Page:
Ruud cruised into the last four with a 6-1 6-2 victory over hometown hero Felix Auger-Aliassime who was brushed aside in one hour and 14 minutes.

The Norwegian's win marks his third ATP Masters 1000 semi-final of the season, with the Canadian plagued by 21 unforced errors compared to Ruud's eight.

Unseeded Briton Daniel Evans fought back from a lopsided opening set to knock off Tommy Paul 1-6 6-3 6-4.

Evans will face Spaniard Pablo Carreno Busta after he defeated Jack Draper 7-6 (7-4) 6-1 in just under two hours.

Australia's Nick Kyrgios has now won 15 of his past 16 matches after defeating compatriot Alex de Minaur 6-2 6-3 in the third round of the Canadian Open – with his only loss coming in the Wimbledon final against Novak Djokovic.

Fresh off his first singles title since 2019 when he won last week's Washington Open, Kyrgios collected his ninth consecutive victory in impressive fashion, showing no difficulty in navigating his first-ever matchup against his fellow countryman.

He won the first four games of the match, and snatched a break in the first game of the second set to book his quarter-final against Poland's Hubert Hurkacz.

Hurkacz, the eighth seed, had to come back from a set down to defeat Spain's Albert Ramos-Vinolas 6-7 (6-8) 6-2 7-6 (7-3). He struggled with his serve early, with four double faults in the opening frame, but cleaned it up as the match went on, double-faulting only once in the last two sets.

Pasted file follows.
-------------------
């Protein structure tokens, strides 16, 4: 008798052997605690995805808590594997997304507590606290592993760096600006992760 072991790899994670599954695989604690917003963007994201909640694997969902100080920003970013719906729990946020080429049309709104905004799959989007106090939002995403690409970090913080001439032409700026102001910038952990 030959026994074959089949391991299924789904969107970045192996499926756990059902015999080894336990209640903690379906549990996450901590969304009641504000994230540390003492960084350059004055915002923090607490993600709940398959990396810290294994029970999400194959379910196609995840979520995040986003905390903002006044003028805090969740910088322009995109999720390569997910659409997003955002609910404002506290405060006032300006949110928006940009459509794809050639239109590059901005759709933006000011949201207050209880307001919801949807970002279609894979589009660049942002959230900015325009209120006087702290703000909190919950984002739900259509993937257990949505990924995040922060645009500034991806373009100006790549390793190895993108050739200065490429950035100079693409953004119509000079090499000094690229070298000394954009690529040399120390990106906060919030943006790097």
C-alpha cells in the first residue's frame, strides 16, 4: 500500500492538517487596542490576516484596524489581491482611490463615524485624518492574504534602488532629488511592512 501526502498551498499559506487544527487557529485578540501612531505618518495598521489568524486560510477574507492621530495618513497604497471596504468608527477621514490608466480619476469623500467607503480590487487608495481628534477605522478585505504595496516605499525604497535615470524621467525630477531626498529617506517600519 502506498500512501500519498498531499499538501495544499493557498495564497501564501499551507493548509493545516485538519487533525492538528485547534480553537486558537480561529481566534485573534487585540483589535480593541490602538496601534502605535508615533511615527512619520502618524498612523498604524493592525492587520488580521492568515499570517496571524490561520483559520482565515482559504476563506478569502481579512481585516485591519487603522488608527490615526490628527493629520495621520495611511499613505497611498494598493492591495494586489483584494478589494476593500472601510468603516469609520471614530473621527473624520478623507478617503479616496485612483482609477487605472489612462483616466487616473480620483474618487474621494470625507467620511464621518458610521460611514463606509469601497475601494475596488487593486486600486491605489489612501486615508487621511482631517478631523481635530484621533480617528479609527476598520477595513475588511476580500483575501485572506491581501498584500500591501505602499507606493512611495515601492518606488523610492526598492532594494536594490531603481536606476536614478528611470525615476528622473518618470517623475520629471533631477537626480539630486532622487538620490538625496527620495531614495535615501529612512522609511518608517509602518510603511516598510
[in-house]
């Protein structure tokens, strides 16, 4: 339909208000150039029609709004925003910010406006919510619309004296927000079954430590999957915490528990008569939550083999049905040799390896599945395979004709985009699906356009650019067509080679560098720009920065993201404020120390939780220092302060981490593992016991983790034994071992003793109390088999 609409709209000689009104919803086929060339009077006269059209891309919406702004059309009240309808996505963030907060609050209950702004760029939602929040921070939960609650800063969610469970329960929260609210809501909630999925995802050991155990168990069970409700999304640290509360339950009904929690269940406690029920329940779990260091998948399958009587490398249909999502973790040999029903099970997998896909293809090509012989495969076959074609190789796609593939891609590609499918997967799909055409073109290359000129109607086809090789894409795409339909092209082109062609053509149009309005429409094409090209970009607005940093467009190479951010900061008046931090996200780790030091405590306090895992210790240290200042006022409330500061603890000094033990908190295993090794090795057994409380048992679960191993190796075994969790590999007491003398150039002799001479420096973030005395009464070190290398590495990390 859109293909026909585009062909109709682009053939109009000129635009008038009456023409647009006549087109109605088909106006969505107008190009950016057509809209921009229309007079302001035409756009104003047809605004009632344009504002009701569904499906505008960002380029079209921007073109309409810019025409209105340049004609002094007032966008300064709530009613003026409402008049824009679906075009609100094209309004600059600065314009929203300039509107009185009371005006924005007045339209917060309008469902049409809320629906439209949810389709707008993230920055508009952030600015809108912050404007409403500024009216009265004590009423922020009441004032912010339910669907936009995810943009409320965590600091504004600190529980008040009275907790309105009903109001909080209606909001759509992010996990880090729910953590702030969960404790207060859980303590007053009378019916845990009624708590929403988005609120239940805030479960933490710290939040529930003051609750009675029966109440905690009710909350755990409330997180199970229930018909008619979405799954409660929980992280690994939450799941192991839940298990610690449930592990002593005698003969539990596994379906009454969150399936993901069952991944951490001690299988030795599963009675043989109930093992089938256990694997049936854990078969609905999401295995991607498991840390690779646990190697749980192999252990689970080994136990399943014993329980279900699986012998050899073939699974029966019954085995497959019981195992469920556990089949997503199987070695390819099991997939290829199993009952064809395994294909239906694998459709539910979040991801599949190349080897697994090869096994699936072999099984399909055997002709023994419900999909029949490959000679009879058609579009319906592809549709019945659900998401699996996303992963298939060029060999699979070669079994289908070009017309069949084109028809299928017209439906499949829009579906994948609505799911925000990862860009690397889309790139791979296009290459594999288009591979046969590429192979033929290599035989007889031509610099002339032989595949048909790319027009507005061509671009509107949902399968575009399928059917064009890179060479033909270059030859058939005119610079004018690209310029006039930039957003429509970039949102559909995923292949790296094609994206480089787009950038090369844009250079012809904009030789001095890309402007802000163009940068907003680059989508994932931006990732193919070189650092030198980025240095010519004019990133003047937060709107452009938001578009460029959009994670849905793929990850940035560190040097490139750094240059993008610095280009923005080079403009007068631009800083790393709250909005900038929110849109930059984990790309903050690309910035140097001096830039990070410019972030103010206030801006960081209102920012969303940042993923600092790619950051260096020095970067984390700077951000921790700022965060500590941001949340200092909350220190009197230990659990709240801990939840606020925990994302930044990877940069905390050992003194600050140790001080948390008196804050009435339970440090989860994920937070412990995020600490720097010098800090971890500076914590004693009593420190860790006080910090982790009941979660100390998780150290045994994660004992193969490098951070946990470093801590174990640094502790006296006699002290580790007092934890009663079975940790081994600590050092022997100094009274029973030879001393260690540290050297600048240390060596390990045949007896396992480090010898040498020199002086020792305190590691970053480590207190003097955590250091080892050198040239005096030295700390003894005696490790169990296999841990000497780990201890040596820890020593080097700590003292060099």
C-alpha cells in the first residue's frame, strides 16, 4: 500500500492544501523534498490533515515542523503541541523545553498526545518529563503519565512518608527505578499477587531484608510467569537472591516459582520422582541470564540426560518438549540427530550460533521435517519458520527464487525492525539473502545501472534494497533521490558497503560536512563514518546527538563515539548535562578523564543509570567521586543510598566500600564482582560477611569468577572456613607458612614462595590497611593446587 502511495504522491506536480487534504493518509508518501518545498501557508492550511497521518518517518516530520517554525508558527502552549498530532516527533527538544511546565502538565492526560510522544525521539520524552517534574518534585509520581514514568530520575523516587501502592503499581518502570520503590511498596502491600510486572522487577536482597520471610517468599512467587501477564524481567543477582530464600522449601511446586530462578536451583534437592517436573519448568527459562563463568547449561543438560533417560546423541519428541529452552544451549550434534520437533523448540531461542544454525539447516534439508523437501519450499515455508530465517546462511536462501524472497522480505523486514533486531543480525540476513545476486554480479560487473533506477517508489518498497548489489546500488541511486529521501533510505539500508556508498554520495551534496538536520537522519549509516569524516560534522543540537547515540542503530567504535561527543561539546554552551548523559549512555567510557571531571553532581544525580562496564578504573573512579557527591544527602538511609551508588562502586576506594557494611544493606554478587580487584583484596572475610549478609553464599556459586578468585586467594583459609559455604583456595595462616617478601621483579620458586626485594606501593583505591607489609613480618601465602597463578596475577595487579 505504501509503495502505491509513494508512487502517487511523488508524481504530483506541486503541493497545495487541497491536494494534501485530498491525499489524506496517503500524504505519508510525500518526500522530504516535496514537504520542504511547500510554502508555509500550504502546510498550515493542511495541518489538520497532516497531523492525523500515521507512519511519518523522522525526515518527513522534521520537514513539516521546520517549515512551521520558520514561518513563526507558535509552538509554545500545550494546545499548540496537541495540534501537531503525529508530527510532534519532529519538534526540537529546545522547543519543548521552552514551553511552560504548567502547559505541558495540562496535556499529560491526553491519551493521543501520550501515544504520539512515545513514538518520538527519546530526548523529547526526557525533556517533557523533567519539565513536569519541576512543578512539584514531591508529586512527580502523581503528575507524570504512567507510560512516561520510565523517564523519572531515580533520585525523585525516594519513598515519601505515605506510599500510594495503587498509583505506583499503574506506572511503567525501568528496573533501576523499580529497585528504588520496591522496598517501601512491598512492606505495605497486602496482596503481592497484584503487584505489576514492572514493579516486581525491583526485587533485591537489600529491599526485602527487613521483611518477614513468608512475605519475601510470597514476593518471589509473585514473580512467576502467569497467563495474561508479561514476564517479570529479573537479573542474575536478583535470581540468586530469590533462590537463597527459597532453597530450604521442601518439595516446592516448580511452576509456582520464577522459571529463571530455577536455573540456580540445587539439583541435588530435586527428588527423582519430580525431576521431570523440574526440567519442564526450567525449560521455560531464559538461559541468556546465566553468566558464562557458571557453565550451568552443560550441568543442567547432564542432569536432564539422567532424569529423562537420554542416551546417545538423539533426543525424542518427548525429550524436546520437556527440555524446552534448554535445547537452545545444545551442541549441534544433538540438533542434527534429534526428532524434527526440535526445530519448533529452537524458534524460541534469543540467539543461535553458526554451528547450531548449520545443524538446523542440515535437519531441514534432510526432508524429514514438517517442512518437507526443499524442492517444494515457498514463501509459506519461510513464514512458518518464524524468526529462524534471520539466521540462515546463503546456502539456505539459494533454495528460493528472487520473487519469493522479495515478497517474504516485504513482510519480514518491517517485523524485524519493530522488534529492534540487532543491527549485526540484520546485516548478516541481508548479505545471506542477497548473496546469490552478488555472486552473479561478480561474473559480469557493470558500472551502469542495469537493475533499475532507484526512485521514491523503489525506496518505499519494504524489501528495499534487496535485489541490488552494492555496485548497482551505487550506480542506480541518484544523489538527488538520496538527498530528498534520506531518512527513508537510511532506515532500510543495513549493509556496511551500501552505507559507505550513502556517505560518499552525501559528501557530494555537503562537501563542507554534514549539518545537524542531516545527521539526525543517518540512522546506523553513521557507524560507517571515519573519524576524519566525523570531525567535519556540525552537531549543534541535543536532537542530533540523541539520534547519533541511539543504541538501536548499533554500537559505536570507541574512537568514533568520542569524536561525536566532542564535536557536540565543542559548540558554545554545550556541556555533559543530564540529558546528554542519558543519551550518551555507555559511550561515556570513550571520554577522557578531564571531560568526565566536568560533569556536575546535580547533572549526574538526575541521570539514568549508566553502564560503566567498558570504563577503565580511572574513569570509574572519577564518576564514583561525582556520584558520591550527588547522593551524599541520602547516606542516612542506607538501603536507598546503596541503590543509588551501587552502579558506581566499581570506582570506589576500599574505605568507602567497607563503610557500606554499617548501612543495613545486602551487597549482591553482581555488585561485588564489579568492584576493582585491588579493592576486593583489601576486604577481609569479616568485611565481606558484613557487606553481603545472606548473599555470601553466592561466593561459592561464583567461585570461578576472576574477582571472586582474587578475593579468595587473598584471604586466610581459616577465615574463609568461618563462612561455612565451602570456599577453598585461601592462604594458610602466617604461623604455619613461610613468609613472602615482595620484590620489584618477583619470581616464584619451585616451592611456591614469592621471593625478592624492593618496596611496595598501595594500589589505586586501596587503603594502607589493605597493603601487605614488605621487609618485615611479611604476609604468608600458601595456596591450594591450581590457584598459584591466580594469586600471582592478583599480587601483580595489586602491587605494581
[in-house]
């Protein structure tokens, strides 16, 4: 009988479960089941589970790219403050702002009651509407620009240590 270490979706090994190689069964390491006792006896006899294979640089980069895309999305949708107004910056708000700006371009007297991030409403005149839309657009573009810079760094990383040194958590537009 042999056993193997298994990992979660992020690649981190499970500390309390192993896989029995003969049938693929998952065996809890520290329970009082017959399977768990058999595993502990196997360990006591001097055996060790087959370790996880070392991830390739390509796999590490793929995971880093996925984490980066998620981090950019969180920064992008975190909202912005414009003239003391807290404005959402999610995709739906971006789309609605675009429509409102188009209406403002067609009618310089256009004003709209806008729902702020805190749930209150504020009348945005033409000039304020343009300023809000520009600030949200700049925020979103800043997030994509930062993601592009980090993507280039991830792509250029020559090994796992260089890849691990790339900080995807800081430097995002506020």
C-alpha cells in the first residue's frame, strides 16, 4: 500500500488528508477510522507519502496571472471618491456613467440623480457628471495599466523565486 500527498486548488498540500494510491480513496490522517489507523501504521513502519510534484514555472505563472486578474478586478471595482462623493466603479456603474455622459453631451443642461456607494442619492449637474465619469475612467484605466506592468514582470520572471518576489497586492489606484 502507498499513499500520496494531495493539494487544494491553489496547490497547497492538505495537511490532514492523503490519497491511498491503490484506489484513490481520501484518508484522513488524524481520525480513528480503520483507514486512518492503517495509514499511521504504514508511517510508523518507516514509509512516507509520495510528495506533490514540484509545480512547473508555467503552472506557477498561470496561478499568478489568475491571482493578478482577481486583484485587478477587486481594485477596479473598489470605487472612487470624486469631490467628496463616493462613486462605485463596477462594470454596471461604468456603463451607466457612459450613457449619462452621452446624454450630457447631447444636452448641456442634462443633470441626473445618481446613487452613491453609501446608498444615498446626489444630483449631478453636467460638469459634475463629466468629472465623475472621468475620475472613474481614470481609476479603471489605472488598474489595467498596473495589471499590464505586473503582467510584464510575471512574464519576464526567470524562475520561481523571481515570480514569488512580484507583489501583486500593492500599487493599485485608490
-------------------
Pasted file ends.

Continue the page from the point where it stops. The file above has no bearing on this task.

England's top hope Cameron Norrie suffered a disappointing 6-3 6-4 defeat at the hands of world number nine Felix Auger-Aliassime, but Daniel Evans and Jack Draper made it through to fly the flag.

Evans pulled off an upset win to beat 10th seed Taylor Fritz 7-6 (7-5) 1-6 7-5, and 20-year-old Draper was up a set when 17th seed Gael Monfils retired with an injury at 6-2 0-2.

American Tommy Paul claimed another scalp with his 6-4 6-2 victory against 13th seed Marin Cilic, giving him back-to-back wins against top-15 opponents after emerging triumphant against Carlos Alcaraz in the previous round.

In the final match of the day, Pablo Carreno-Busta beat his third top-30 opponent of the week with a 6-2 6-4 result against Italy's Jannik Sinner, following strong successes against Matteo Berrettini and Holger Rune.

Former world number 17 Cristian Garin was beaten 6-4 7-5 by Federico Coria in the first round of the Austrian Open in Kitzbuhel, while Matteo Berrettini and defending champion Casper Ruud withdrew from the tournament.

2017 runner-up Joao Sousa cruised past Vit Kopriva 6-1 7-5 and Jurij Rodionov set up a Round of 16 meeting with third seed Roberto Bautista Agut with a straight-sets victory over Hernan Casanova.

Dominic Thiem, who won the 2019 edition of the competition, will face Alexander Shevchenko tomorrow while Richard Gasquet will take on Sebastian Ofner.

2016 Croatia Open winner Fabio Fognini will not be regaining his title in Umag this year, after the seventh seed was knocked out by Colombian Daniel Galan in a 3-6 7-5 3-6 defeat.

Galan will play Giulio Zeppieri in the next round, who came from one set down to overcome world number 90 Pedro Cachin 3-6 6-1 6-4.

Fifth seed Alex Molcan plays his first game tomorrow against Duje Adjukovic, and sixth seed Daniel Altmaier will take on French 23-year-old Corentin Moutet.

Casper Ruud mounted an impressive comeback to defend his Swiss Open crown, after seeing off Matteo Berrettini in a three-set thriller in Gstaad.